Wendy Cutler: Asia's Rise Closely Tied to the Rise of its Women
Acting Deputy U.S. Trade Representative Wendy Cutler briefs the international media at Japan’s Ministry of Foreign Affairs. (State Department)
This week, the United States and 11 other nations announced that they had agreed the Trans-Pacific Partnership, a broad trade pact that will cover around 40 percent of the world's economy. One of the agreement's chief negotiators was Wendy Cutler, the acting Deputy U.S. Trade Representative. On Friday, Asia Society announced that Cutler will be appointed as the Vice President of the Asia Society Policy Institute, a think tank that aims to bring Asia to the forefront of global policy making. Cutler — who will head Asia Society's Washington, D.C., office — officially joins the organization on November 2, 2015.
Cutler spoke with Asia Blog about the passage of TPP, why she joined ASPI, and what she hopes to accomplish there.
Having just wrapped up negotiations for the Trans-Pacific Partnership, you undoubtedly had many options for what to do next. What appealed to you about joining the Asia Society Policy Institute?
First, Asia is the region of the world that feels like home to me, one full of interesting people and dynamic economies, and I wanted my next career move to focus on this important part of the world. Secondly, the problem solving and practical approach of ASPI is especially attractive to me. Throughout my career I’ve really come to appreciate the Asian perspective on issues that I’ve worked on, and I think at times that Americans don’t always really appreciate that perspective. I look forward to serving as a bridge between these different perspectives, while helping to address some key problems facing the region.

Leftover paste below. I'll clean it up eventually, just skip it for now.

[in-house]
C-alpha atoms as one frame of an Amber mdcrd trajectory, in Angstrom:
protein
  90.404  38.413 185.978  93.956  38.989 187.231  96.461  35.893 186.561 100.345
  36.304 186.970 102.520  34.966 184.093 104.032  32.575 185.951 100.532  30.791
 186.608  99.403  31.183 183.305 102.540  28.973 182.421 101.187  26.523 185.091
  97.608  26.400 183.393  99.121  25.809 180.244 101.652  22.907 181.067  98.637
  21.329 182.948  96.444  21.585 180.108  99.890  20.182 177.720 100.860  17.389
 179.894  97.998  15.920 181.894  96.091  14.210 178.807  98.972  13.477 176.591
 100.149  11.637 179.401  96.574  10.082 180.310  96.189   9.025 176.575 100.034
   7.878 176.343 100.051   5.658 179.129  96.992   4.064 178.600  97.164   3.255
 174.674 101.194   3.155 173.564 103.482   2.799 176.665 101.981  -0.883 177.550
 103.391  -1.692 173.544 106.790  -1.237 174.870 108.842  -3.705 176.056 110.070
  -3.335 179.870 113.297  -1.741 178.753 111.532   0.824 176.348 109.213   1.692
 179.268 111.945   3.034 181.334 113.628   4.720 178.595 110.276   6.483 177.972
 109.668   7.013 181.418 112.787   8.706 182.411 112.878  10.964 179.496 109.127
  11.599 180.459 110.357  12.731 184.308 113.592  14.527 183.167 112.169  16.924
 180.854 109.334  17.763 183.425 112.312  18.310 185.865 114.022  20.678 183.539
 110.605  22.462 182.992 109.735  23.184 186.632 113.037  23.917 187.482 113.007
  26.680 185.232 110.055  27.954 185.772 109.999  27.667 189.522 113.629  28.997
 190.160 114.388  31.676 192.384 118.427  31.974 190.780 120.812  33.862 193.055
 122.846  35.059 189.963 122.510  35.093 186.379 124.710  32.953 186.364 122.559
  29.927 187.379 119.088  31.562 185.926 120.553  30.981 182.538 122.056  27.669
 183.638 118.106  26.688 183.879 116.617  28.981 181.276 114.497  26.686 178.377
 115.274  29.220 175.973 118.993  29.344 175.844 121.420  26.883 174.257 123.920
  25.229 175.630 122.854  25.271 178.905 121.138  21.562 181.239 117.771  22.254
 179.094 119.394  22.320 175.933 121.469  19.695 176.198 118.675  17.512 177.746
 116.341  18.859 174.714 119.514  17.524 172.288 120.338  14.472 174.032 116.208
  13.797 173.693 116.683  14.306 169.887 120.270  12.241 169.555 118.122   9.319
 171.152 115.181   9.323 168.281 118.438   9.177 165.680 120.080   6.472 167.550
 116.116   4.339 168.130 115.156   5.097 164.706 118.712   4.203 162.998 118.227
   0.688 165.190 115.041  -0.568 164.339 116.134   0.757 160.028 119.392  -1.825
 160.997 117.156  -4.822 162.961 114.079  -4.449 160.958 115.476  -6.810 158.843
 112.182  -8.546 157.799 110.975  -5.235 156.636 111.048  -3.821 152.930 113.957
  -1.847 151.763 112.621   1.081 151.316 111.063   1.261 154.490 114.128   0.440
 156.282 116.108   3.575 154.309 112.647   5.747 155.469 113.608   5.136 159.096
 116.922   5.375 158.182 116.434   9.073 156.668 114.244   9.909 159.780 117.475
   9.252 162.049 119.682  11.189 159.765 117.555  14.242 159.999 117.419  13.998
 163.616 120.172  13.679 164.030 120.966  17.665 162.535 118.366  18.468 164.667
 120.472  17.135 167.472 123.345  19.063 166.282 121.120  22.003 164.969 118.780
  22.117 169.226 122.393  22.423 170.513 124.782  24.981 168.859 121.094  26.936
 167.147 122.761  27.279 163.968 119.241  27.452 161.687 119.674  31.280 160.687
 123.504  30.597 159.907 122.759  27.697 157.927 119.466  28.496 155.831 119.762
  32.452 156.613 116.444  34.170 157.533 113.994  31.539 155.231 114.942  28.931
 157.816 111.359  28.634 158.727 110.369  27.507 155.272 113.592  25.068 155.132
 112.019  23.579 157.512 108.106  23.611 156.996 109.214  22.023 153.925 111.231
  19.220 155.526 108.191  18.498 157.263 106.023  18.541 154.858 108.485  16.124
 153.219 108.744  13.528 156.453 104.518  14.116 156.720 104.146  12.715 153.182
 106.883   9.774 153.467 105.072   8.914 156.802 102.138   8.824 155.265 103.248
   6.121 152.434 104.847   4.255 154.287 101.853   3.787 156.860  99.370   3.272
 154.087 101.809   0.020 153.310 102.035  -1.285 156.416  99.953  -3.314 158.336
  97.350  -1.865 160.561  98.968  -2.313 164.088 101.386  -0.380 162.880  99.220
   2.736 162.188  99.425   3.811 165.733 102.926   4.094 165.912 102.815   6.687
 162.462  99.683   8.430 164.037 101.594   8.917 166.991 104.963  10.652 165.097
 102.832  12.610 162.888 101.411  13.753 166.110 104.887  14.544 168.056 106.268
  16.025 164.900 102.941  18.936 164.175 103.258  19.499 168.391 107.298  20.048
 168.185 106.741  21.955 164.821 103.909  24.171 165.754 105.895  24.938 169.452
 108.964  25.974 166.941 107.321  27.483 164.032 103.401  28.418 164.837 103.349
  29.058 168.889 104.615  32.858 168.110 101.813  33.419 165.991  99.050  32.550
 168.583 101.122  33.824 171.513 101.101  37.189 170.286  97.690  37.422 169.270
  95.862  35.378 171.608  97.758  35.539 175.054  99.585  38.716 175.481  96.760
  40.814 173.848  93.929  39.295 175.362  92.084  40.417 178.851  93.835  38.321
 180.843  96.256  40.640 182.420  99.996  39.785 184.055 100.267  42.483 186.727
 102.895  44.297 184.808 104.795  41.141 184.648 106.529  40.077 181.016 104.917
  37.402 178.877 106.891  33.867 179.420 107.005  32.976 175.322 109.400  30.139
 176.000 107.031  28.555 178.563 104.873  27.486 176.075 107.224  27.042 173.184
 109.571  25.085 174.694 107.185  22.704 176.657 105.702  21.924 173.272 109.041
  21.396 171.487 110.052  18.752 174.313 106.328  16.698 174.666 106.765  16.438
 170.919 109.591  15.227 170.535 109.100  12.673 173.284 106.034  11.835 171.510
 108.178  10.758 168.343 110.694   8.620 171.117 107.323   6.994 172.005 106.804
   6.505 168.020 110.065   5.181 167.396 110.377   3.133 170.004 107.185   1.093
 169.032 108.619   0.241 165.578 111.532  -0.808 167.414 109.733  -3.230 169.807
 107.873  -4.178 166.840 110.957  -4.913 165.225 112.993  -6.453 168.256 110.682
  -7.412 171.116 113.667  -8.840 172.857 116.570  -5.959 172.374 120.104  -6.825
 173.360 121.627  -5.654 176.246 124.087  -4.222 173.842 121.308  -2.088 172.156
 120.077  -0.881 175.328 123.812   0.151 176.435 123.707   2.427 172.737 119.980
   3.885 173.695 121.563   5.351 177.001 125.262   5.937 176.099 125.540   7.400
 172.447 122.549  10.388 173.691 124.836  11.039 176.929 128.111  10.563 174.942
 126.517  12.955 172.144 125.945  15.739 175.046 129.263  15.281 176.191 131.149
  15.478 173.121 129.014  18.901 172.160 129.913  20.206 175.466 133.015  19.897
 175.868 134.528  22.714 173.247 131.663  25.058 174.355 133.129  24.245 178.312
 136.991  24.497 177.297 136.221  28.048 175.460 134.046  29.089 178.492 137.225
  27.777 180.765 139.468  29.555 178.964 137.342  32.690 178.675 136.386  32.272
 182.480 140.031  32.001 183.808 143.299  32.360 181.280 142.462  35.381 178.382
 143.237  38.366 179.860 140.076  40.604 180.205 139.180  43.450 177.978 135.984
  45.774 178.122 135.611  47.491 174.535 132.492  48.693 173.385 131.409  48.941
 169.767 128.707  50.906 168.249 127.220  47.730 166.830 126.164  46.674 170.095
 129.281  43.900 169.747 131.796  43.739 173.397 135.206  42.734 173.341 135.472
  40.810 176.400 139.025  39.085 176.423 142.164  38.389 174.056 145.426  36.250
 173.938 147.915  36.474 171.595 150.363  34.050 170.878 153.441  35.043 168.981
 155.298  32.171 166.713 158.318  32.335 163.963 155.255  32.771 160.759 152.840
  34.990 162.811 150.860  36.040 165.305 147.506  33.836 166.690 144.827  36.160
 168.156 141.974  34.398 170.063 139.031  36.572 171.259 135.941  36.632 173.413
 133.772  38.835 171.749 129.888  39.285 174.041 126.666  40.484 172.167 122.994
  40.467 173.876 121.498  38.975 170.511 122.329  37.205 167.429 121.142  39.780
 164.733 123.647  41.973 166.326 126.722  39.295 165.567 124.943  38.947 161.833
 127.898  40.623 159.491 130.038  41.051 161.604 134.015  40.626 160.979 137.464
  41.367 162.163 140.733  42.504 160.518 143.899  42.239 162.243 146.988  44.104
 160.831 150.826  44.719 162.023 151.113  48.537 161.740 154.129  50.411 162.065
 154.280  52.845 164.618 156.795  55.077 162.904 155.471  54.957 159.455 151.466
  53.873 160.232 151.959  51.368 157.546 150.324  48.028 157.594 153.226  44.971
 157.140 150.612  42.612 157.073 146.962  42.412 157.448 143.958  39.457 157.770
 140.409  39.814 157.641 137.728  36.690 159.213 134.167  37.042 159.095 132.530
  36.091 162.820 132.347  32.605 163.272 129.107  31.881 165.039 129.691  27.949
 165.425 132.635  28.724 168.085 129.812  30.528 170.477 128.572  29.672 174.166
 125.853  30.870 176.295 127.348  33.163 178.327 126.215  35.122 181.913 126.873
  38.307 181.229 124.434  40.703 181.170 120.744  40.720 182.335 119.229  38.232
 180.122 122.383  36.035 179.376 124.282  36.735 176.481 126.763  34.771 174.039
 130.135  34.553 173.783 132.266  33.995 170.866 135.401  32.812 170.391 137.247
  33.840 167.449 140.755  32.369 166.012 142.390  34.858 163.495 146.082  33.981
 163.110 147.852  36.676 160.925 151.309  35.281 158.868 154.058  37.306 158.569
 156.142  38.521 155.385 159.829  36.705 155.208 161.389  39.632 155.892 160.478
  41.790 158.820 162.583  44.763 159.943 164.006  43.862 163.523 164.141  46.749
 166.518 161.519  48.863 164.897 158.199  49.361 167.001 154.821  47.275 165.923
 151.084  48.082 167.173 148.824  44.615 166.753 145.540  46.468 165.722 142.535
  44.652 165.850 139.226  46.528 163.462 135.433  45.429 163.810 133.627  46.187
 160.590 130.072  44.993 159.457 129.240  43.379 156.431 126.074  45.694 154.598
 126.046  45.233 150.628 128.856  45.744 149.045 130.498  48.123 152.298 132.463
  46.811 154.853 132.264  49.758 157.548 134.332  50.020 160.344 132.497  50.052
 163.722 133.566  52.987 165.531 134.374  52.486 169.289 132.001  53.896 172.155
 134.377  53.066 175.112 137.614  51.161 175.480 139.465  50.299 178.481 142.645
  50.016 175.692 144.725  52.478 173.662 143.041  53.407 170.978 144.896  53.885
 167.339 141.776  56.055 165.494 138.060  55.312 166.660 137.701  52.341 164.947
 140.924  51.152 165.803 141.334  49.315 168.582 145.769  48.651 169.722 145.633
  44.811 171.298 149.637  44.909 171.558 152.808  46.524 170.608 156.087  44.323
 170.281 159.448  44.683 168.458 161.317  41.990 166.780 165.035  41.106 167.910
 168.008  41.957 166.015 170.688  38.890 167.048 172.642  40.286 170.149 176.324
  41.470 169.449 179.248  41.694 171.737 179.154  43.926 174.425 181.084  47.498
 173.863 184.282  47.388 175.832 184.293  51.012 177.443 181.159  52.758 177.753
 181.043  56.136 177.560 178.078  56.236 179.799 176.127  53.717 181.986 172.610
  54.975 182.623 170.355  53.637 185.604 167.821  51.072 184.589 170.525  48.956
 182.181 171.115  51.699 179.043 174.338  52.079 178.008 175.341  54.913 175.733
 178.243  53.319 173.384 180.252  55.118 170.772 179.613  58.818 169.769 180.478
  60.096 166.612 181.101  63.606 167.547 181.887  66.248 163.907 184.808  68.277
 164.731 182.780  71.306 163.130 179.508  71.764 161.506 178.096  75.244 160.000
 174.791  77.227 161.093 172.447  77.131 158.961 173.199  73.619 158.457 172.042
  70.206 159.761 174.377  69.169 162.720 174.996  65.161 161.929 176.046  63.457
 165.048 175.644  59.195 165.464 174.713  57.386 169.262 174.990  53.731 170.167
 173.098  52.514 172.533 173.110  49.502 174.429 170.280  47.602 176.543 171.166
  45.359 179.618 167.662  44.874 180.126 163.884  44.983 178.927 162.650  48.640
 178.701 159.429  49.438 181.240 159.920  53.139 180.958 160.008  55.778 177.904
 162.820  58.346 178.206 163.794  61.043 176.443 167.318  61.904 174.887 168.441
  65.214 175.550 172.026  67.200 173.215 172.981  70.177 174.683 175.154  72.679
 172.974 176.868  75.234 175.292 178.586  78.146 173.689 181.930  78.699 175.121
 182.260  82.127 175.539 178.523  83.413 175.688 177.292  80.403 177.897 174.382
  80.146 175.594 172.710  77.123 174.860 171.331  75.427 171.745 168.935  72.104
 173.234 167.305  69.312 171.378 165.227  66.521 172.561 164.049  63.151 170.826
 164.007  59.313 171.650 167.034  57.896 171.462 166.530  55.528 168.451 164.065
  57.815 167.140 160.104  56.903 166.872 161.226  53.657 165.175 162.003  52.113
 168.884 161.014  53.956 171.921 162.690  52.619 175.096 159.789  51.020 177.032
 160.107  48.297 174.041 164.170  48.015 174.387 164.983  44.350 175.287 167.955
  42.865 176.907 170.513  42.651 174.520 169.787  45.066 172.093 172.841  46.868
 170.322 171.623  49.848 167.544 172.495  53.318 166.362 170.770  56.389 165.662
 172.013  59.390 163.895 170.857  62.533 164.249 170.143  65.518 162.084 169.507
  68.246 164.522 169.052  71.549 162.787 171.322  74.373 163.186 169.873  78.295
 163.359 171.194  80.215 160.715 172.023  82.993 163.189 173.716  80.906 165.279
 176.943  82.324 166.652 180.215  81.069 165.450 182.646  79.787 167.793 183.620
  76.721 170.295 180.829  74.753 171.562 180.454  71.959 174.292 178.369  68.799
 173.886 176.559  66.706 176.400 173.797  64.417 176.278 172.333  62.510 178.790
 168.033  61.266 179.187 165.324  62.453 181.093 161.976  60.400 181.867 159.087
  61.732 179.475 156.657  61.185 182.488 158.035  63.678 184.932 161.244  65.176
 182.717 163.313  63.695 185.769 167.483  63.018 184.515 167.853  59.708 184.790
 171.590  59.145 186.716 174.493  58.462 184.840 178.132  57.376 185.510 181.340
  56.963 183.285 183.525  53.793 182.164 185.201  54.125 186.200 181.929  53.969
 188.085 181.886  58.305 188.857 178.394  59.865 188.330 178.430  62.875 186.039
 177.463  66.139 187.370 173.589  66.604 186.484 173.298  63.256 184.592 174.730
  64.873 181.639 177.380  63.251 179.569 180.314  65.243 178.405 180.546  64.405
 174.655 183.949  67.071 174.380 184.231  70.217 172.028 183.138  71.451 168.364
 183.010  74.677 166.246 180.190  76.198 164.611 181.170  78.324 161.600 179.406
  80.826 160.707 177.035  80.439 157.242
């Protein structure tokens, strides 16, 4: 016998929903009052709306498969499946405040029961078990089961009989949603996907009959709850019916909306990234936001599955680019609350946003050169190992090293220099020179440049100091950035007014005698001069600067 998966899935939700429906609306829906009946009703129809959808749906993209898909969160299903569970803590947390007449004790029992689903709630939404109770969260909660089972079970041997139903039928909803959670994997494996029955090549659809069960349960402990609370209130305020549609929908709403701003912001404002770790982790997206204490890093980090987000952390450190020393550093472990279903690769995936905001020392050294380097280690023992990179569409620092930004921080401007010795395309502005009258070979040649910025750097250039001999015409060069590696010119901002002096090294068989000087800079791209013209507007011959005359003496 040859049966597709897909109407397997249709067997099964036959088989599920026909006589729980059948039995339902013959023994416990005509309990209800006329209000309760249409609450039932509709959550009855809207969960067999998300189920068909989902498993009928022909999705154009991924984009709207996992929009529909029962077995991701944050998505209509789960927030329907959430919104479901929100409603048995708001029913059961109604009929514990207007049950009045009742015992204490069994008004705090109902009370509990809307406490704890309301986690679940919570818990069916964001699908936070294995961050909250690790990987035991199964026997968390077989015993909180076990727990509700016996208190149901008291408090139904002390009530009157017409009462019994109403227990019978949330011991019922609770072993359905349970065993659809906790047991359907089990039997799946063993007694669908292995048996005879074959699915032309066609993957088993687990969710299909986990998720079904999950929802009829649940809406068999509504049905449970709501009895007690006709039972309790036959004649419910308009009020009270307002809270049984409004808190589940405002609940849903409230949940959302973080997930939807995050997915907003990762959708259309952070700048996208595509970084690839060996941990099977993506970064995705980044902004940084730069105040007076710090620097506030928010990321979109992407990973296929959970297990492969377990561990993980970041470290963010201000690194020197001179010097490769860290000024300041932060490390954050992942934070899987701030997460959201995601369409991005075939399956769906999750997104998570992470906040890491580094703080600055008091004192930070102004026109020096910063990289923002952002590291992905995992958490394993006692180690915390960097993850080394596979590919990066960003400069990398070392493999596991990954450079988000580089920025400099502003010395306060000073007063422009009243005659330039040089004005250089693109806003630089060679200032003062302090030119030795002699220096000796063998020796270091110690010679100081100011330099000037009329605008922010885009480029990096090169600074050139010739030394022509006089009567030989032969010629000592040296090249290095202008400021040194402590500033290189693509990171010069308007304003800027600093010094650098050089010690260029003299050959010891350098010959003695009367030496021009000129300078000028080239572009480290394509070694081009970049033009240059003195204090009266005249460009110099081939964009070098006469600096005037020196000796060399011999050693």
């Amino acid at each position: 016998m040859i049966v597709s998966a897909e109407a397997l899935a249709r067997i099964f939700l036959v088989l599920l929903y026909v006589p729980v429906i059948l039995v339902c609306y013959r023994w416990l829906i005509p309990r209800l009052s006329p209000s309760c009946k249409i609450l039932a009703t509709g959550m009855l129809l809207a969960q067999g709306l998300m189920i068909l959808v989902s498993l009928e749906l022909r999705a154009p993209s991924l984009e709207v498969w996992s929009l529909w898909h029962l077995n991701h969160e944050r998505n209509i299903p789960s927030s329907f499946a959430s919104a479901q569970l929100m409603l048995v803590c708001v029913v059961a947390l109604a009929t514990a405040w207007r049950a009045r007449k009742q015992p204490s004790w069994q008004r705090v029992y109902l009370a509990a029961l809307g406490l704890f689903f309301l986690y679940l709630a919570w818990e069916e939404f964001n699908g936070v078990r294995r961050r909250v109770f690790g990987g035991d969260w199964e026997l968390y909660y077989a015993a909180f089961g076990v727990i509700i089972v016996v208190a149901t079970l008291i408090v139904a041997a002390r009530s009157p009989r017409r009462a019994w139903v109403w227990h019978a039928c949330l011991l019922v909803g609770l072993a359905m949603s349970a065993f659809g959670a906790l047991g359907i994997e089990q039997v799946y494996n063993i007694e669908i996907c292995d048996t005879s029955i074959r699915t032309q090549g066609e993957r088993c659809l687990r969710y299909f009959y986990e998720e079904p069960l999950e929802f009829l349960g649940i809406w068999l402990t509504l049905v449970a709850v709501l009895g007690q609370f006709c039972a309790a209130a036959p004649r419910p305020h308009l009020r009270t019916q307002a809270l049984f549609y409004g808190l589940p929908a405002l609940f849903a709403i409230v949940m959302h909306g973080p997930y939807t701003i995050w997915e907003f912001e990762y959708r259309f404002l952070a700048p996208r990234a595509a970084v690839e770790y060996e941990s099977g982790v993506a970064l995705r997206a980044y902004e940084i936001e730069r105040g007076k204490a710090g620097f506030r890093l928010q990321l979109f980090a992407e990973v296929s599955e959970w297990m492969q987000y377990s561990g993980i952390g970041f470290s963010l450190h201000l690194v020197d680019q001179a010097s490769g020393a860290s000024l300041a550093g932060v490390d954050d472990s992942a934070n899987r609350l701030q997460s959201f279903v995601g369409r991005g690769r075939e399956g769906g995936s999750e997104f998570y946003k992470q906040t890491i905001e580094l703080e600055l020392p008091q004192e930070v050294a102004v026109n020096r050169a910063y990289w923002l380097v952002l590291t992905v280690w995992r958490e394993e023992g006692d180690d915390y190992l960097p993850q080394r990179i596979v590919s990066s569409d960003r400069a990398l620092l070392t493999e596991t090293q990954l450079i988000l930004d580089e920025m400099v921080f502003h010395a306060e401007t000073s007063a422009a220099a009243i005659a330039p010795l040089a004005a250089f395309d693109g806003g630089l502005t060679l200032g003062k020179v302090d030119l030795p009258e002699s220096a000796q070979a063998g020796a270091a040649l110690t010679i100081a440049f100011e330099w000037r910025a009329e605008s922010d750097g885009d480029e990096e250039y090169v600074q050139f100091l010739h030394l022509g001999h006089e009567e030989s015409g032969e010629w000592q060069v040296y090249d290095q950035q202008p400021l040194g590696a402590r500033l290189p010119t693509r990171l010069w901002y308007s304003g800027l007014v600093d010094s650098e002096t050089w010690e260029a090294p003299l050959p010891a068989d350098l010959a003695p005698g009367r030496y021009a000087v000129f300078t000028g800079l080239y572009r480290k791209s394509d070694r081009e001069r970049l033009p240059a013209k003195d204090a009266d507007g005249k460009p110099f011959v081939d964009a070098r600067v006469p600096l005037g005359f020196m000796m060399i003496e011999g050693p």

I’ve also had the honor of working with [Asia Society President and CEO] Josette [Sheeran] for a number of years when she worked at USTR and the State Department — and the opportunity to work with her again, as well as [Asia Society Policy Institute President] Kevin Rudd, a person whom I've admired from afar for many years, was very appealing.
What are some of the particular issues you’d like to tackle at ASPI? What do you think will define your time here?
This is something that will develop over time, but for now my thoughts are focused in two areas. First is in trade, an area in which I believe I can bring a great deal of expertise and experience to ASPI. I’m looking forward to seeing how TPP will affect the region, how additional countries can be brought into the agreement, and more generally how we can promote deeper economic integration into the region over time.
During my career I’ve also noticed how underrepresented women are in many Asian delegations. Recently, I've seen more younger women entering the workforce in Asia, partly due to demographic reasons and partly to the recognition that women are key to economic prosperity in these regions. But much more progress needs to be made in terms of integrating them more fully into the workforce at all levels, including senior level positions. At ASPI, I hope that I can make a strong contribution in this regard.
TPP has attracted a fair amount of criticism with both liberals and conservatives. What are the main benefits of TPP? How will it improve the economy and the US position in the world?
TPP will bring enormous economic and strategic benefits to the United States. Some of these benefits focus on enhancing market access, eliminating tariffs and non-tariff barriers in TPP countries, leading to more U.S. exports and high-paying jobs in the country. TPP also promotes U.S. values in Asia, including those related to labor, the environment, and open access to the Internet. The accord will also create trade rules for emerging areas like state-owned enterprises, where these rules have not been set.
The strategic benefits, too, are innumerable. TPP is a demonstration that the U.S. is committed to engagement in the economic sphere in Asia and to strengthening ties that will contribute to peace and stability in the region.